AGU Chapman Conference on Complexity and Extreme Events in Geosciences
National Geophysical Research Institute
15–19 February 2010
Extreme events in Earth and space sciences exhibit many features of complex systems in which many interdependent components lead to organized as well as irregular features. In complex systems the knowledge of the parts does not necessarily lead to the predictable behavior of the entire system. The coupling among the components is essentially nonlinear and this leads to a rich variety of dynamical behavior, geometrical patterns and statistical distributions.
Recent advances in nonlinear dynamical process and complexity have provided new approaches to a wide variety of problems, including the nature of extreme events and natural hazards. The main connection of extreme events to nonlinear dynamics arises from the recognition that they are not isolable phenomena but must be understood in terms of interactions among different components, within and without the specific system. Complexity science thus provides a natural framework for the understanding of sudden transitions and extreme events, based on dynamical systems theory and statistical approaches.
Nonlinear dynamics and complexity is a inter-disciplinary field of research covering all areas of geosciences, e. g., Earth, atmospheric, oceanic and space sciences. In each of these areas extreme events, most of them identified with natural hazards, are of key interest. The techniques and approaches used in many studies include nonlinear modeling and prediction, state space reconstruction, statistical self-similarity and its dynamical origins, stochastic cascade models, fractals and multifractals, network theory, self-organized criticality, etc. A common theme in these systems is long-range correlations and their role in the emergence of extreme events. Recently there has been important advances in the studies of extreme events from the viewpoint of nonlinear dynamics and complexity. An important component of extreme events research is large scale numerical simulations based on first principles as well as other approaches. The analyses of simulation and observational data are providing results leading to a new perspective on extreme events.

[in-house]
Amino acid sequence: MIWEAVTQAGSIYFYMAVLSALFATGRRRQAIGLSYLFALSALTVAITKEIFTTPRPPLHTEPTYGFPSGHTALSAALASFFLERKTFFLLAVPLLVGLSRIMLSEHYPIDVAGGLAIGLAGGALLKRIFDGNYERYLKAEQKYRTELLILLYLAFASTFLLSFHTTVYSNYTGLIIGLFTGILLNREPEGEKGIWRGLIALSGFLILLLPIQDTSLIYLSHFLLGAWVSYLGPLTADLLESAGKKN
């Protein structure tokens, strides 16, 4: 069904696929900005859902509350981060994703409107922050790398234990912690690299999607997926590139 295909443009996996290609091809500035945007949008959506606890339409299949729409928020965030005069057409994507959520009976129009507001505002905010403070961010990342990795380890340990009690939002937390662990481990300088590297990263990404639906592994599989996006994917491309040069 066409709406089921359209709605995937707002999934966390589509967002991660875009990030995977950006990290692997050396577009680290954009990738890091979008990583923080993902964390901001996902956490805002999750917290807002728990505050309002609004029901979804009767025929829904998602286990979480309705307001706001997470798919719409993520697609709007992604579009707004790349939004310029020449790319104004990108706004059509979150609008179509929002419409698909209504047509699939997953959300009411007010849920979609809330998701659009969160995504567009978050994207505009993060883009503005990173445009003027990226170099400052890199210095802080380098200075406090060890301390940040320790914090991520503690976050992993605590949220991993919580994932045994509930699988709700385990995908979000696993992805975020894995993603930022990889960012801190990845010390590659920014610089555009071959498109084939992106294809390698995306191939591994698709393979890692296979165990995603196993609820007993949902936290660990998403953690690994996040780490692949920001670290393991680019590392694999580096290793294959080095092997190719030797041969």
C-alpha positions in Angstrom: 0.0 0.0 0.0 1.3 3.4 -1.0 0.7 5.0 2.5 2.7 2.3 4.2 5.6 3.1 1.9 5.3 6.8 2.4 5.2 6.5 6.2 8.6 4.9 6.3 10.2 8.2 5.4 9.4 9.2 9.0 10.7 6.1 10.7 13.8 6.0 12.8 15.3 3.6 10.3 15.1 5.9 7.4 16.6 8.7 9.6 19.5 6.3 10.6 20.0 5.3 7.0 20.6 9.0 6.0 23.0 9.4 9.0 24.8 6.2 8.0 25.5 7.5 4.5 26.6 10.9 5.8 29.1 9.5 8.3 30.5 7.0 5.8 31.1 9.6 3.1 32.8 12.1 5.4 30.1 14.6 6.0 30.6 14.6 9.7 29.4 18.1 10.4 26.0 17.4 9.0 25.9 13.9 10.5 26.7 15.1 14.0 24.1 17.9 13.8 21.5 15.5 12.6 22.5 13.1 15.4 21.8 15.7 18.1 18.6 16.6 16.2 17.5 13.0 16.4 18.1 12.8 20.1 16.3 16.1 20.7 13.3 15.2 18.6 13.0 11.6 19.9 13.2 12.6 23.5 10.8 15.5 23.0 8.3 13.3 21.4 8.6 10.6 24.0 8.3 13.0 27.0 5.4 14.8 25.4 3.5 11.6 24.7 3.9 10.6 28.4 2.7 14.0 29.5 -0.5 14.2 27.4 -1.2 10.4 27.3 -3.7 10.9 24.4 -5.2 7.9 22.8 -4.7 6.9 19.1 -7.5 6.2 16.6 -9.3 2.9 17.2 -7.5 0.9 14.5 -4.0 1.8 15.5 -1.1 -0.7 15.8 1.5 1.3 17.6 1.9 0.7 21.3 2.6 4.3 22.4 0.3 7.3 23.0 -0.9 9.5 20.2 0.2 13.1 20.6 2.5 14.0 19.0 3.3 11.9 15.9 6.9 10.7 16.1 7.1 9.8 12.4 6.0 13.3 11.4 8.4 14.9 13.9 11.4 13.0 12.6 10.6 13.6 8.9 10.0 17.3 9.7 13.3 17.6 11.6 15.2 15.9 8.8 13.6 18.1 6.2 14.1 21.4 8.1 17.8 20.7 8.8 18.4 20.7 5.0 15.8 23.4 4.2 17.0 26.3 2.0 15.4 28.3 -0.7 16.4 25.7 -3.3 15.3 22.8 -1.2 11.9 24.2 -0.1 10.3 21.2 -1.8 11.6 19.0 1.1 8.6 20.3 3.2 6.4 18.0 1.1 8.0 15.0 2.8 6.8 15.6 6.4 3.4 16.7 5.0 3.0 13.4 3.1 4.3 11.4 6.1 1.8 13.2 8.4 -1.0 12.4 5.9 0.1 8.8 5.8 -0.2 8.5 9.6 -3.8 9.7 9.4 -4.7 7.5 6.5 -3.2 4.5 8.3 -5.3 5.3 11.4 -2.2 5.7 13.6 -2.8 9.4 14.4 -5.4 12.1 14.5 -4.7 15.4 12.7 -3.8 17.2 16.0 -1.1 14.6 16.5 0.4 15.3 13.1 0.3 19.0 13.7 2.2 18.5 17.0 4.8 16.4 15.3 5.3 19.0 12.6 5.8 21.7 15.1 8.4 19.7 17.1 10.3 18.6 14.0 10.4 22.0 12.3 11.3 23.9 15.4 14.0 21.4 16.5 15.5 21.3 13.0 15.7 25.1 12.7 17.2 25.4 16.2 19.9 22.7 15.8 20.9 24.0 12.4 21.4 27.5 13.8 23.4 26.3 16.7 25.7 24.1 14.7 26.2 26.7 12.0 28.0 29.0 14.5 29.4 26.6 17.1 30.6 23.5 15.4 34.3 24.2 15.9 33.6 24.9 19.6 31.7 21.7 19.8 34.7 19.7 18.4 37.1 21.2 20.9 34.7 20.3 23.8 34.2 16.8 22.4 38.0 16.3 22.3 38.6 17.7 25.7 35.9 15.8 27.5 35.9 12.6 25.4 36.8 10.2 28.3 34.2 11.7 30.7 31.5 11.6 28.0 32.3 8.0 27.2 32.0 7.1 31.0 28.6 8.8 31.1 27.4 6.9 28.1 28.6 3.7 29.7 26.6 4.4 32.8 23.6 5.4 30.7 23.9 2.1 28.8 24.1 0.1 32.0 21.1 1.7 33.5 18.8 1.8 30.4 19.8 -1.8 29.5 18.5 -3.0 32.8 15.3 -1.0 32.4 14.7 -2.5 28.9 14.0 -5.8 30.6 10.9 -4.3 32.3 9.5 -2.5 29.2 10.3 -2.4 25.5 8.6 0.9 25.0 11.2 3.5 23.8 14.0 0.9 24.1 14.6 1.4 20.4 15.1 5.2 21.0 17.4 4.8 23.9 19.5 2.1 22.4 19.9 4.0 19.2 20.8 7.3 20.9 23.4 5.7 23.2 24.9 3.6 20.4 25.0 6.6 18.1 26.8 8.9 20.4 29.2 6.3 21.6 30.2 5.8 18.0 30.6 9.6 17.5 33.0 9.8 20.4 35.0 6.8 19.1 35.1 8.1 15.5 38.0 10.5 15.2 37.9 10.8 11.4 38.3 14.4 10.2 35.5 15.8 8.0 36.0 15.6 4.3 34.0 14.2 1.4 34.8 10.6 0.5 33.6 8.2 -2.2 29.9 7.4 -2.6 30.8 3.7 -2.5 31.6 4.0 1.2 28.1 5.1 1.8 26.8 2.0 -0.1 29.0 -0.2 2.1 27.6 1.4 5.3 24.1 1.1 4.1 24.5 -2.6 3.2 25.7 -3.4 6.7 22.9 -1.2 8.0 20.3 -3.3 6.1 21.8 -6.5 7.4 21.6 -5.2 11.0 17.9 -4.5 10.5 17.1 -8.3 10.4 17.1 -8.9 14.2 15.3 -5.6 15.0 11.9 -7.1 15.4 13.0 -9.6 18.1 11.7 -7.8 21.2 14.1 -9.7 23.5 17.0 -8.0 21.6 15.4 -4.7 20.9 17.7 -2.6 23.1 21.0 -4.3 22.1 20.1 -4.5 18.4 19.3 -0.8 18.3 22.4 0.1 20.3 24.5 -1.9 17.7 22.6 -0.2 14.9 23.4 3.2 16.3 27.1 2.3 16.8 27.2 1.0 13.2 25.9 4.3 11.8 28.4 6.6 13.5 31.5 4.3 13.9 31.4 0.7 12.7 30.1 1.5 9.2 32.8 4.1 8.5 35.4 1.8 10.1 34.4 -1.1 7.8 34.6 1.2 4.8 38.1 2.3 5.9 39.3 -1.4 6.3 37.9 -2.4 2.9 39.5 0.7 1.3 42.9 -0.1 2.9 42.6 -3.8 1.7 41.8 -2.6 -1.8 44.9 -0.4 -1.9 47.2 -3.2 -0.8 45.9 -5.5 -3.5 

A. Surjalal Sharma, University of Maryland, College Park, Maryland, firstname.lastname@example.org
Vijay P. Dimri, National Geophysical Research Institute, Hyderabad, India, email@example.com
Armin Bunde, University of Giessen, Giessen, Germany, Armin.Bunde@theo.physik.uni-giessen.de
Daniel Baker, University of Colorado, Boulder, USA
Bhupen Goswami, Indian Institute of Tropical Meteorology, Pune, India
Michael Ghil, University of California, Los Angeles, USA
J.R. Kayal, Jadavpur University, Kolkata, India
Vipin Srivastava, University of Hyderabad, Hyderabad, India
Ian Main, University of Edinburgh, Edinburgh, UK
Bruce Malamud, Kings College, London, UK
Hernan Makse, City College, New York, USA
Peter Mueller, University of Hawaii, Hawaii, USA
Yosihiko Ogata, The Institute of Statistical Mathematics, Tokyo, Japan
John Rundle, University of California, Davis, USA
Daniel Schertzer, École Nationale des Ponts et Chausses, France
Abhijit Sen, Institute for Plasma Research, Gandhinagar, India
Lev Zelenyi, Institute for Space Research, Moscow, Russia
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